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Robo-polls and human error

Political pollsters’ conceit is that, unlike traditional market researchers, Election Day provides a report card on the quality of our work that reveals unequivocally whether we are right or wrong, accurate or inaccurate.

By that standard, IVR, or robo-polls, that use recorded voices, not live interviewers, and ask respondents to push buttons on the phone keypad to record responses, have a pretty good record. Several studies demonstrate they are no less “right” just before elections than traditional polls.

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This fact infuriates traditionalists because, for a host of methodological reasons, it should not be the case — nonetheless, so far, it is. Of course, some individual pollsters do have better records than others, but, on average, robo-polls are not systematically worse than other polls in the days just before votes are cast.

However, being correct on Election Day is not the same thing as being right two weeks, or two months, in advance of the election. Unfortunately, there is no objective standard for being “right” prior to Election Day.

As Mark Blumenthal of Pollster.com pointed out, two polls were “spot-on” just before Scott Brown’s victory — ours, done with live interviewers, and robo-poll PPP. However, 10 days earlier these two polls diverged dramatically. PPP had Brown one point ahead at nearly the same time The Boston Globe showed Coakley with a 17-point margin. Our survey reported a 14-point lead. While we were both right just before the election, we could not both have been right earlier.

Our polling, and the Globe’s, suggest Coakley was ahead at the beginning of January and then, in the last week, the race changed dramatically.

Given the timing of ads and the feel on the ground, our story strikes me as more plausible.

This is hardly the first time IVR polls tell a less realistic story, even when they are right at the end.

Take Sen. Maria Cantwell’s (D-Wash.) 2006 reelection battle. Our polling tells a sensible tale. In June, against a relatively unknown challenger, Cantwell held a 21-point lead, which diminished slightly to 15-18 points as Election Day neared and advertising on both sides brought our opponent’s name recognition up to 75 percent. In the end, Sen. Cantwell prevailed by 16 points.

The IVR polling offers quite a different narrative. A June lede in the Seattle Post-Intelligencer screamed out, “Dwindling voter support for U.S. Sen. Maria Cantwell’s reelection bid has put her in a statistical toss-up with her Republican opponent,” as Rasmussen showed the Democratic incumbent clinging to a tenuous four-point lead. In January, the same poll had given the incumbent a 15-point advantage, which apparently evaporated.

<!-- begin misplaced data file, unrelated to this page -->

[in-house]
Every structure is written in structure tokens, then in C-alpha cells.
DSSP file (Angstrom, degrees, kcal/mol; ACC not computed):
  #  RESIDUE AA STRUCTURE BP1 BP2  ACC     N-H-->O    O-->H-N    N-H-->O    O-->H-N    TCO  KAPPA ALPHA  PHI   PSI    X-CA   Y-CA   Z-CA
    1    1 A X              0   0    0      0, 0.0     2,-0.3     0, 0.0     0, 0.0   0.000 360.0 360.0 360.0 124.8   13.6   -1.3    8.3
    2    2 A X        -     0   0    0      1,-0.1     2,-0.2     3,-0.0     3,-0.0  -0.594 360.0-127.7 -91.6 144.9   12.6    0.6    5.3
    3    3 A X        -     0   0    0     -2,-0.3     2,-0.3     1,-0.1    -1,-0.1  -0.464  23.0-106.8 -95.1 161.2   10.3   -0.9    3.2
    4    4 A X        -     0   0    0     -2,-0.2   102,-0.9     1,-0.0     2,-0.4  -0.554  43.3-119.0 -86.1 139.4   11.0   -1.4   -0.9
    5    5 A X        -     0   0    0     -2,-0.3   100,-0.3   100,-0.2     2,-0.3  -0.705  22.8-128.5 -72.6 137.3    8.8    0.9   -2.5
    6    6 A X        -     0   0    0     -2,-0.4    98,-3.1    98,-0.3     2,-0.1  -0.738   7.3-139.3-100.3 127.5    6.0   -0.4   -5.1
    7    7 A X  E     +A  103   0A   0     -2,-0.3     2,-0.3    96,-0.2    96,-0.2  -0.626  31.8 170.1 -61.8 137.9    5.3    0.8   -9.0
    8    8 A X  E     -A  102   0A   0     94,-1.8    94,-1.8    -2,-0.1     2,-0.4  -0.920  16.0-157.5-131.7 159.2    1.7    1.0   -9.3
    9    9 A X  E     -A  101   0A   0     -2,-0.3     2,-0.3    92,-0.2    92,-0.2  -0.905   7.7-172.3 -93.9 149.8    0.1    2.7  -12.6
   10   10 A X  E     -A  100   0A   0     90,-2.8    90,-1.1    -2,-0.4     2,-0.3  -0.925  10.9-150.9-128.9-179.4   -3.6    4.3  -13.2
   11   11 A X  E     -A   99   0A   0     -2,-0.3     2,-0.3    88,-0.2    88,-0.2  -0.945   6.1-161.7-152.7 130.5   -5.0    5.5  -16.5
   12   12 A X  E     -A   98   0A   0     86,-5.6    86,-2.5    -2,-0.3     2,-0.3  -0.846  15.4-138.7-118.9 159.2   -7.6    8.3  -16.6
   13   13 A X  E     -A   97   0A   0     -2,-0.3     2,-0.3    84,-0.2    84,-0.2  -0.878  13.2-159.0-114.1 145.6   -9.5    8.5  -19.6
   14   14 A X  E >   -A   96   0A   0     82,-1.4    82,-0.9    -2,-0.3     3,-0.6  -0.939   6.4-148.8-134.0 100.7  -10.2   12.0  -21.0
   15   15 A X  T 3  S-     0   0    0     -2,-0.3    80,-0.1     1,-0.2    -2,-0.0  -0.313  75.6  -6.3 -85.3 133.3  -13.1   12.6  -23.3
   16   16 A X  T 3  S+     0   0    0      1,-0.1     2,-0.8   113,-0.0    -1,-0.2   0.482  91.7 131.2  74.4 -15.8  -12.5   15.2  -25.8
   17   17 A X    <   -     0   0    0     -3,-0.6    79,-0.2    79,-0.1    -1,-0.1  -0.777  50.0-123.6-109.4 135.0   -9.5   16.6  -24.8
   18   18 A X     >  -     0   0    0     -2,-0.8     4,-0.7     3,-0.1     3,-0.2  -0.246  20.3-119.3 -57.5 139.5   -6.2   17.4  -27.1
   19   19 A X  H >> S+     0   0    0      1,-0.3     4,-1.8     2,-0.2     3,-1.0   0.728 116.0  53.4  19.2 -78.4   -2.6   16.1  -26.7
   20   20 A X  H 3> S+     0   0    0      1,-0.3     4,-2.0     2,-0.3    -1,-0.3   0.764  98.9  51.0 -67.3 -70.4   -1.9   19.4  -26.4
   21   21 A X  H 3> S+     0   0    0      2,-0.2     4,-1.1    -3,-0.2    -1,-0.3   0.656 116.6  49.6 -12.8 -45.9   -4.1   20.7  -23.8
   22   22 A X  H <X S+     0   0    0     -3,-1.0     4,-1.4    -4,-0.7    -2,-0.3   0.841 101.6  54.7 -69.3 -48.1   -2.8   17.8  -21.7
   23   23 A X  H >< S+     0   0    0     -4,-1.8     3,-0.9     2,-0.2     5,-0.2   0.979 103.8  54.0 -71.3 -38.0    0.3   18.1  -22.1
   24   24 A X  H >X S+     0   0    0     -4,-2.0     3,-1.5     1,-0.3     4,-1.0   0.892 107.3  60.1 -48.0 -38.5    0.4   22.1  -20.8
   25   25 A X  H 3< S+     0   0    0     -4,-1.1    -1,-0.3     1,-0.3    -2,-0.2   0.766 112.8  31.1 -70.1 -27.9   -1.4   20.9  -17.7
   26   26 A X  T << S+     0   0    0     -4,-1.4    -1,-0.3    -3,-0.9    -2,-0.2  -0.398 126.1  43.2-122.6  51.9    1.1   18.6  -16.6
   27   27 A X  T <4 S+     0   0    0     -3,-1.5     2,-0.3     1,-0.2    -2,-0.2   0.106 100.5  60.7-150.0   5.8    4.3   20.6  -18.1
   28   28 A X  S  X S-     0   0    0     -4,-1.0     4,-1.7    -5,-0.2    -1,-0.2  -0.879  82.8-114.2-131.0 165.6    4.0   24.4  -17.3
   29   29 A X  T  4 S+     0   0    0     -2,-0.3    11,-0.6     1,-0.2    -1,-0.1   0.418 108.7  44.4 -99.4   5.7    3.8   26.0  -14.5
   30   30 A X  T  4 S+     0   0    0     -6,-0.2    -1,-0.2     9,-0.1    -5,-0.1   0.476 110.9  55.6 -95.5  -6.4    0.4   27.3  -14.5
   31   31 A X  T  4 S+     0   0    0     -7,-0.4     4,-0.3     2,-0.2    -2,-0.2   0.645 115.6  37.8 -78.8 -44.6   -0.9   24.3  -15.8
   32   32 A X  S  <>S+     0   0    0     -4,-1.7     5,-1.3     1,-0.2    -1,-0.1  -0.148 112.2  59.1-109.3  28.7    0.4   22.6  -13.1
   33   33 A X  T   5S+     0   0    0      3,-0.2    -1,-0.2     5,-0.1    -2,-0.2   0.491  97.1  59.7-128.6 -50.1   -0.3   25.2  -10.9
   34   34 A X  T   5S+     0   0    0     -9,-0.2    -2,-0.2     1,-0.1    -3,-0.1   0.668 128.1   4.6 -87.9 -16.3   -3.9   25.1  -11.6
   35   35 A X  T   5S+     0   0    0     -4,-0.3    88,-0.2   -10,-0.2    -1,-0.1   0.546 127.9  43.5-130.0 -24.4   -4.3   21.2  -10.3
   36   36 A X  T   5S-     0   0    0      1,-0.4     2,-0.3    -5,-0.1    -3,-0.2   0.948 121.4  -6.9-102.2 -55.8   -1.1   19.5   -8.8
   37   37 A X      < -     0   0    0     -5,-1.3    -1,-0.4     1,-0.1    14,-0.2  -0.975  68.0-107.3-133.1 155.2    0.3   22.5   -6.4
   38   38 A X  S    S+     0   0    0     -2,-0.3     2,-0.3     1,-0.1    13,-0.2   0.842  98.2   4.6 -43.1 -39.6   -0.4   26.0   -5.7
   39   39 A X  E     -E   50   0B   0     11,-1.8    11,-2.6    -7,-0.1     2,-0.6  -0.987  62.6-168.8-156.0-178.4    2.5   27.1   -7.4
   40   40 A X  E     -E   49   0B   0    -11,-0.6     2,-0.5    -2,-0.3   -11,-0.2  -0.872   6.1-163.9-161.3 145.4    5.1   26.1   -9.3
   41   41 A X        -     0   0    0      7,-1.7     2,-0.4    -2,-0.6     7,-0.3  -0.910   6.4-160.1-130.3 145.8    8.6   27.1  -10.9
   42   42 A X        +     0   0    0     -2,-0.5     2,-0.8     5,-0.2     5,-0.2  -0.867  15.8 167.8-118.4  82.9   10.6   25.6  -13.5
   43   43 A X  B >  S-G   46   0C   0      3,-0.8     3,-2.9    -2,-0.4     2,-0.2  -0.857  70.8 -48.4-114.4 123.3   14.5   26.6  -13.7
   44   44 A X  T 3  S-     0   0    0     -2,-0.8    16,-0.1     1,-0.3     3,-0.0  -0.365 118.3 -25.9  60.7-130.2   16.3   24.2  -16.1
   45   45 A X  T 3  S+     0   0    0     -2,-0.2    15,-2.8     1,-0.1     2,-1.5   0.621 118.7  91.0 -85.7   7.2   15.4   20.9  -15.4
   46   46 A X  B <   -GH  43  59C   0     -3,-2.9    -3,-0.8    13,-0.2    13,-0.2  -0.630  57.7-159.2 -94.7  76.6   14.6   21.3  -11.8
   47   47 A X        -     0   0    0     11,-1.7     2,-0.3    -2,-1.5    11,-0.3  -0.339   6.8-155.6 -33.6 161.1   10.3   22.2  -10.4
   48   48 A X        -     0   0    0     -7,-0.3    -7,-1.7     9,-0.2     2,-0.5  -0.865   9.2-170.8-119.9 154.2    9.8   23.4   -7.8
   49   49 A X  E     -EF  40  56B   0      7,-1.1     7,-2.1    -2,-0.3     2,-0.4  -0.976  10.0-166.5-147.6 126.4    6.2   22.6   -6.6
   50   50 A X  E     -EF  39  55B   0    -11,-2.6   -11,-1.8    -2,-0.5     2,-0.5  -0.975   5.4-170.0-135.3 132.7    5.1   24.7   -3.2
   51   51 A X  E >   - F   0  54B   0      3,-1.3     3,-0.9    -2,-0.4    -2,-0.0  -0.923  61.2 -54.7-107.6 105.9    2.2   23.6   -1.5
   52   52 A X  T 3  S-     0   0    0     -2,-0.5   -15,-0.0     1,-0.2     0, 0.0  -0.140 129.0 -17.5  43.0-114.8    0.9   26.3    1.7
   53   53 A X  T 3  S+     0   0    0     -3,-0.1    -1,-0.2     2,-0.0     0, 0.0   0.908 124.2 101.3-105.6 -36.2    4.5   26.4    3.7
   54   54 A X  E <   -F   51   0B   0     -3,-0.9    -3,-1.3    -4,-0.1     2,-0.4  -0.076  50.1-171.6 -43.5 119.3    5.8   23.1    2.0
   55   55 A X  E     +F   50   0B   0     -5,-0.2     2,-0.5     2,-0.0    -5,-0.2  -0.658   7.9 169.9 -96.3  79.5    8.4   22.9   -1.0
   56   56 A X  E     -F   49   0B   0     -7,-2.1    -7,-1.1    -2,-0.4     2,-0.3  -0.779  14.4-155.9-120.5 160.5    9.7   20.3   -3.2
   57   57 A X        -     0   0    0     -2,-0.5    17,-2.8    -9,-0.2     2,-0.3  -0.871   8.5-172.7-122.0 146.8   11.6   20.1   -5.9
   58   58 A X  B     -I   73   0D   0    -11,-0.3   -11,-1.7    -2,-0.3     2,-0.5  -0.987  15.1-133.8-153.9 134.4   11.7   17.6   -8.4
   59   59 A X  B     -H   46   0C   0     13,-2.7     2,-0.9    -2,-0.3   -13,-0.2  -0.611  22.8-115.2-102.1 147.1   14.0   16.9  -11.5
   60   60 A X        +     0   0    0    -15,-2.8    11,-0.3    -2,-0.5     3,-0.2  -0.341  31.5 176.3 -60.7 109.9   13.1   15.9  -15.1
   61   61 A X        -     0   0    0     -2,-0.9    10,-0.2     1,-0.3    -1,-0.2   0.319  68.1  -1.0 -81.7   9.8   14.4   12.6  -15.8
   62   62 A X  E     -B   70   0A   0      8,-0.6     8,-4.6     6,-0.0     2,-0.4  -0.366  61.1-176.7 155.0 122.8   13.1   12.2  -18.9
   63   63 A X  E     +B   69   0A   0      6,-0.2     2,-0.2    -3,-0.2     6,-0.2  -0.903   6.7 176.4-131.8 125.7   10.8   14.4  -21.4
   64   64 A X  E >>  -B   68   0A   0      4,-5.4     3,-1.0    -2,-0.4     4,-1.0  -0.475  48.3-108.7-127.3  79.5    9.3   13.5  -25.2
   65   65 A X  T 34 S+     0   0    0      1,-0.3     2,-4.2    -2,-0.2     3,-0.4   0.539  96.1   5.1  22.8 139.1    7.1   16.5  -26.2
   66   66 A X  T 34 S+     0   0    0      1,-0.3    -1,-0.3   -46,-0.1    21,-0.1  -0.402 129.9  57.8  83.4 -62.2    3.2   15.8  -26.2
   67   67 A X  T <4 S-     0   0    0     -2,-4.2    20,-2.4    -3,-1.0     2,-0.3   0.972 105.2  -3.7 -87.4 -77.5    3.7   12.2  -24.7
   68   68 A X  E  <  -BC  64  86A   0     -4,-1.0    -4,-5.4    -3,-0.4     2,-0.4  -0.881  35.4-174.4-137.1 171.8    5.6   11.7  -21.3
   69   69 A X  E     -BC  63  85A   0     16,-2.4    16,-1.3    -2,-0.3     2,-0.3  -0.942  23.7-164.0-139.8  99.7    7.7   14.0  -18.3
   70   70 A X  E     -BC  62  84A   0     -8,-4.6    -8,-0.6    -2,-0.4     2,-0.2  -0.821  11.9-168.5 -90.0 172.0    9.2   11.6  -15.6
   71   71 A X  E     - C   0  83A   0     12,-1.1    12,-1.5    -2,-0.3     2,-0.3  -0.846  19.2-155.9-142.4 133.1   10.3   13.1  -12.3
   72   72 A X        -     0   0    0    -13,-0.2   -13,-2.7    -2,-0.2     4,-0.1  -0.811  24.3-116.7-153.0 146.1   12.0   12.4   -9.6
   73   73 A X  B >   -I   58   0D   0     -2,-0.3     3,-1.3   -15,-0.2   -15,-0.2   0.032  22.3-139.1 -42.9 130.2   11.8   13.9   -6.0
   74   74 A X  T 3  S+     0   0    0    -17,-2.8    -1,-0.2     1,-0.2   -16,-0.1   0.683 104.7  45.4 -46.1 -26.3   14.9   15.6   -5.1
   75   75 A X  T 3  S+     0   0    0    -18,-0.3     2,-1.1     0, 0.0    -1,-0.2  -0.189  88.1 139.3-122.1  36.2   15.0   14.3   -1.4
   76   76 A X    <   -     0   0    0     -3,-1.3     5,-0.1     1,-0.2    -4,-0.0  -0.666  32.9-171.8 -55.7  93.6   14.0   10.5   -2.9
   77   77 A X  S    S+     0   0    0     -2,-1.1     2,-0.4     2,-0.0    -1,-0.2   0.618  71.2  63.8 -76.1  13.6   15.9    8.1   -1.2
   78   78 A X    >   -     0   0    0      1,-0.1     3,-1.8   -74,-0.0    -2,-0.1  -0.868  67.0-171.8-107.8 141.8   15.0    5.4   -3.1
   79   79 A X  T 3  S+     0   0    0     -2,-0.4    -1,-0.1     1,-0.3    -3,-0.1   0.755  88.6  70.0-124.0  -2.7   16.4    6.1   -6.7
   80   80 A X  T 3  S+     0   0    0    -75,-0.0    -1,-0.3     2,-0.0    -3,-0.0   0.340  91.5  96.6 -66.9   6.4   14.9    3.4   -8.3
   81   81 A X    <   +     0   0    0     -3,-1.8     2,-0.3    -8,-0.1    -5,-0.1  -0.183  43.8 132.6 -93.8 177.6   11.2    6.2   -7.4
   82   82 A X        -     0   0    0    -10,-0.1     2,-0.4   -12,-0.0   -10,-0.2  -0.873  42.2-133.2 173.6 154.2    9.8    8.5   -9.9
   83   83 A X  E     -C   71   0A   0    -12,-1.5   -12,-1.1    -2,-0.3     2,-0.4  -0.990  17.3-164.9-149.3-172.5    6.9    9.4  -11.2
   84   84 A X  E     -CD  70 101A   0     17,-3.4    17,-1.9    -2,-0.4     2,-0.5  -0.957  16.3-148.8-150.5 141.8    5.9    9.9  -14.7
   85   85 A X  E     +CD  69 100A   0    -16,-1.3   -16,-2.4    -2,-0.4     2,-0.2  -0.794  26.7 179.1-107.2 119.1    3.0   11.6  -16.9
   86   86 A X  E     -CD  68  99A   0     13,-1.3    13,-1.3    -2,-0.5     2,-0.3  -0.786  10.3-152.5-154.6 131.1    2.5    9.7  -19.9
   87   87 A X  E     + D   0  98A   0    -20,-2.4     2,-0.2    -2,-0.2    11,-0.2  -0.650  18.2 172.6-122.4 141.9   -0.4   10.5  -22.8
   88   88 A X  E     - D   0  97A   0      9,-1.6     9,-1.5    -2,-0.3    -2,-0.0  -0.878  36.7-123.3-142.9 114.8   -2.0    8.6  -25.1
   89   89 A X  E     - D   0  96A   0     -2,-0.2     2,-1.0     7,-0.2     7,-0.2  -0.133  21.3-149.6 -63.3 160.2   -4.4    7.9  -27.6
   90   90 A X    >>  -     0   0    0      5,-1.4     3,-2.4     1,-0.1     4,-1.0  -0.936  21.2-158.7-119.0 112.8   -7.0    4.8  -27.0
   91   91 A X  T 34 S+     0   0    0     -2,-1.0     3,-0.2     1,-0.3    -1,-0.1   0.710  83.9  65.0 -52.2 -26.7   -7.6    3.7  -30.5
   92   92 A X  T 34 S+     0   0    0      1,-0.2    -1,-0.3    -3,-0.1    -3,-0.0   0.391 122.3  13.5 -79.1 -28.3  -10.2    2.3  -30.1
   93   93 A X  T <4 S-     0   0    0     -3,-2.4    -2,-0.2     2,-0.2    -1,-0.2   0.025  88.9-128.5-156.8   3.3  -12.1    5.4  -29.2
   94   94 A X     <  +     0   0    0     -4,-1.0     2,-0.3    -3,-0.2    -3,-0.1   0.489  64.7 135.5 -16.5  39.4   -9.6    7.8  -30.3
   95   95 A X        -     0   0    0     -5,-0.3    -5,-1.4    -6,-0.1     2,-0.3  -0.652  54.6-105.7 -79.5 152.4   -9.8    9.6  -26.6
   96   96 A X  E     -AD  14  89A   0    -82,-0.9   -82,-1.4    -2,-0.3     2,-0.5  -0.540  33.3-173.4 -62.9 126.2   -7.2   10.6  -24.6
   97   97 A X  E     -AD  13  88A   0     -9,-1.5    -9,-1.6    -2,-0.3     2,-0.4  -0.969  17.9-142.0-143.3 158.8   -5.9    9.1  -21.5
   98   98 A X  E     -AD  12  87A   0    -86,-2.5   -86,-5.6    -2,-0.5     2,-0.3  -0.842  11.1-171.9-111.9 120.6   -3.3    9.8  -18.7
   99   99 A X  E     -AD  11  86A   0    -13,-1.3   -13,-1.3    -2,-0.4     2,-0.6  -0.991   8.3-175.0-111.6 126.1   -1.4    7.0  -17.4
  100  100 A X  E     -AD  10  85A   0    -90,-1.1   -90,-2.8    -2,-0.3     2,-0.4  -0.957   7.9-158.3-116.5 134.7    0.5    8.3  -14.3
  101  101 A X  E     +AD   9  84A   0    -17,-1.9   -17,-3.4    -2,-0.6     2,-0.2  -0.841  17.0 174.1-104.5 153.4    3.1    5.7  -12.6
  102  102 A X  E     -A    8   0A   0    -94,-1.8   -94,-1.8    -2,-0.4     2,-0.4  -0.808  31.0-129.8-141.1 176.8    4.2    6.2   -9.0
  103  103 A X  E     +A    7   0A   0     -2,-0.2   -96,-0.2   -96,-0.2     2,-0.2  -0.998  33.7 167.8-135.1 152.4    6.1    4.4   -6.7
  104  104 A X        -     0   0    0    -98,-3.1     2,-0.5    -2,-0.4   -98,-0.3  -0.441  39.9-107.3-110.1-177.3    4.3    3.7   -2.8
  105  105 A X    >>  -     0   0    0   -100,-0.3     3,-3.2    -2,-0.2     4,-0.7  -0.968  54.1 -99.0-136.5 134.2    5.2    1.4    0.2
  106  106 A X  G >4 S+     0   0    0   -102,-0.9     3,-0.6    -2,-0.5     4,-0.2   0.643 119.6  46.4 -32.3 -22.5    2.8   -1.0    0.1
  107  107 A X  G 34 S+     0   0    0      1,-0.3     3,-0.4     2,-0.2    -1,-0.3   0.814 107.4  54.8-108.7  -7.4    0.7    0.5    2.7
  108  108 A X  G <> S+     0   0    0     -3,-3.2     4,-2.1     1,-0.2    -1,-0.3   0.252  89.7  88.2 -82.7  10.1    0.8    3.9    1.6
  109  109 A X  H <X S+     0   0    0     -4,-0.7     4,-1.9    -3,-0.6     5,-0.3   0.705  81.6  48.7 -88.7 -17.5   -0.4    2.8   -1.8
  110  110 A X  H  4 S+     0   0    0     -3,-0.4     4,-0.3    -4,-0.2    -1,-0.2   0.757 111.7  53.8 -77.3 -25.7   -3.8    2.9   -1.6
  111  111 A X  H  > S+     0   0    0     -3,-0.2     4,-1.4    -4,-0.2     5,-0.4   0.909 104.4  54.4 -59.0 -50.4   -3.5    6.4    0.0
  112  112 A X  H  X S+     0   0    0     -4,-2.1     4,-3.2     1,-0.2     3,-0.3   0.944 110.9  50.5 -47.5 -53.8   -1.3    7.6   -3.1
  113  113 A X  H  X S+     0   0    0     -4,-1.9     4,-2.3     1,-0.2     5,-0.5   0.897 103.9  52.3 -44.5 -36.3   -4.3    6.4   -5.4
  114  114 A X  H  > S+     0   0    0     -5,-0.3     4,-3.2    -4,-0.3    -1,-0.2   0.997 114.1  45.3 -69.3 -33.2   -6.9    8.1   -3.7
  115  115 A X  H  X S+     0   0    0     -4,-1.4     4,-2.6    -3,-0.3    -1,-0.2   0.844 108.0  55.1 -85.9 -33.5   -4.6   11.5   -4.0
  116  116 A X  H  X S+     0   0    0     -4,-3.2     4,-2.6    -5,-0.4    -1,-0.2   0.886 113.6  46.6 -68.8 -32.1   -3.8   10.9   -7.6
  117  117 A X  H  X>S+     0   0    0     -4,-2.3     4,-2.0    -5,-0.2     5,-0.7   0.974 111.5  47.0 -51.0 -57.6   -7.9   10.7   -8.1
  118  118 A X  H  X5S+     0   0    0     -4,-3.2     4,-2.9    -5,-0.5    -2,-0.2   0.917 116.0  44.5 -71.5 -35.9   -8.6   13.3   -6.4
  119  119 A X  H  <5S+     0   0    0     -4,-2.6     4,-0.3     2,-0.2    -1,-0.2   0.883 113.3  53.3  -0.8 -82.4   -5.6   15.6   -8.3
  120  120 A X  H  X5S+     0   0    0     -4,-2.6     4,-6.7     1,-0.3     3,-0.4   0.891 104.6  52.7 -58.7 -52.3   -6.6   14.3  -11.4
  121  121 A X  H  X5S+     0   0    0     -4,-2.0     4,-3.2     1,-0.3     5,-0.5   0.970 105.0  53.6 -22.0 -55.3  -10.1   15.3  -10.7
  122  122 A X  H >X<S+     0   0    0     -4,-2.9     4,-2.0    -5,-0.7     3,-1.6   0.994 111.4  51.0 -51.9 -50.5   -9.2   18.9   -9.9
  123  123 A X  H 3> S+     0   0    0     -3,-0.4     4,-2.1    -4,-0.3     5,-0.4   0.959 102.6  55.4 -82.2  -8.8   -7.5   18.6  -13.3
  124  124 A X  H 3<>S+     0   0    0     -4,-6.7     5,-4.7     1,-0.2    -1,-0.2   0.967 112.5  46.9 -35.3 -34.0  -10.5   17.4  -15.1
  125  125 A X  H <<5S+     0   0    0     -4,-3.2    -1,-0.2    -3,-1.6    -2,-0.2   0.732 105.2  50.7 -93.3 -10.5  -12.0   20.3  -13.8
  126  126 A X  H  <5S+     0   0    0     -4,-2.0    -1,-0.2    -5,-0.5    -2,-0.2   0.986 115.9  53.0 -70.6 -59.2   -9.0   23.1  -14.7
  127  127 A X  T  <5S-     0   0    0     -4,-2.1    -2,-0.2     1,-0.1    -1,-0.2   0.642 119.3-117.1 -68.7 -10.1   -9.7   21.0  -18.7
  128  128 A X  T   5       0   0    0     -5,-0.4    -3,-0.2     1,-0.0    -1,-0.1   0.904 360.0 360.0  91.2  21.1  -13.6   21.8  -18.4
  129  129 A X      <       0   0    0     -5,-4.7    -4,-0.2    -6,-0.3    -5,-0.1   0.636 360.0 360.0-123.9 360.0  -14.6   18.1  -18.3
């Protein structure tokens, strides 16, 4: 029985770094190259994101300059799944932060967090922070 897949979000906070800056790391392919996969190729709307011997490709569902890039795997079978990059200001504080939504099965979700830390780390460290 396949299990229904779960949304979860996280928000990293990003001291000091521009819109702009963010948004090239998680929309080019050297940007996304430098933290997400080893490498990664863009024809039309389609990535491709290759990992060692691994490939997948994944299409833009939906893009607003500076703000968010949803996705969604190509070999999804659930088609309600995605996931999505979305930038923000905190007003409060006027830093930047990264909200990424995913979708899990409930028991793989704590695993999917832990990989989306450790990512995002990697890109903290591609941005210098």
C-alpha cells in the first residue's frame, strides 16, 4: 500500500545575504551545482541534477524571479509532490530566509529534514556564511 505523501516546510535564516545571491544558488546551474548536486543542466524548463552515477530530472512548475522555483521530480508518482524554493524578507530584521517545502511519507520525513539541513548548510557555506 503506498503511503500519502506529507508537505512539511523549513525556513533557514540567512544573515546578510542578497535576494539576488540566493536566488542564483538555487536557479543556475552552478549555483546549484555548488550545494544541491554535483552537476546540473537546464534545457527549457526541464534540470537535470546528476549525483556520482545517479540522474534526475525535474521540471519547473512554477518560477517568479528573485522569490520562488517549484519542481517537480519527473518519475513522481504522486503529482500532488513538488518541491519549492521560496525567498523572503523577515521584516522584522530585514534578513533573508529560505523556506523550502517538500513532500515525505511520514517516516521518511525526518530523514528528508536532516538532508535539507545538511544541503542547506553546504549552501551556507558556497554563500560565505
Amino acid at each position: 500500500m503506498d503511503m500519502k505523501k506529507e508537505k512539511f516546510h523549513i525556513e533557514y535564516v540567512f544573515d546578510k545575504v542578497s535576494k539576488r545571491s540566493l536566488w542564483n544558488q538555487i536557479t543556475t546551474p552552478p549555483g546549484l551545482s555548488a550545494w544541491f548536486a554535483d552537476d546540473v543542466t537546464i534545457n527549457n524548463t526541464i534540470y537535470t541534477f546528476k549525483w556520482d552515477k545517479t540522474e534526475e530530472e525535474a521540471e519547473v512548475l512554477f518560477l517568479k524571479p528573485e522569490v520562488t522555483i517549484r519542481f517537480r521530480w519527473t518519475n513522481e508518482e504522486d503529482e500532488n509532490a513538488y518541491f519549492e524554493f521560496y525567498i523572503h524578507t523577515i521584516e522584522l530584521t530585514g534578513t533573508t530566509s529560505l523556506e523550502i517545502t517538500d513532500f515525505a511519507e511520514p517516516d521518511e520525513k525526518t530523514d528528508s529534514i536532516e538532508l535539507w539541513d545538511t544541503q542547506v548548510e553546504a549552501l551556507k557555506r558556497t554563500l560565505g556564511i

Which is it — a big initial lead that narrowed somewhat as the campaign engaged, or the bottom suddenly falls out for Cantwell for no discernible reason, but she recovers her advantage after both sides hit the airwaves?

I’m biased, but our story seems a more reasonable depiction of reality.

Rasmussen presented an initially exciting story about Ned Lamont’s unsuccessful challenge to, by then, Independent Joe Lieberman (a race in which I was not involved). Tied in July, Lieberman and Lamont were still neck-and-neck in September. By October, Rasmussen acknowledged Lieberman had pulled into an 11-point lead that he maintained, posting a 10-point win.

The arc of the race looked quite different to Quinnipiac’s pollsters. When Rasmussen called the race even, Quinnipiac gave the incumbent a 24-point edge. September found the challenger closing the gap to 10 points, a lead Lieberman held through Election Day.

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Both polls were correct as the final Day of Judgment approached, but told very different stories about how the candidates got there.

The lessons of this brief inventory: Election Day accuracy is not an unerring measure of pre-election accuracy, and while most polls reveal something, evaluating the stories they tell is no simple task.

Mellman is president of The Mellman Group and has worked for Democratic candidates and causes since 1982. Current clients include the majority leaders of both the House and Senate.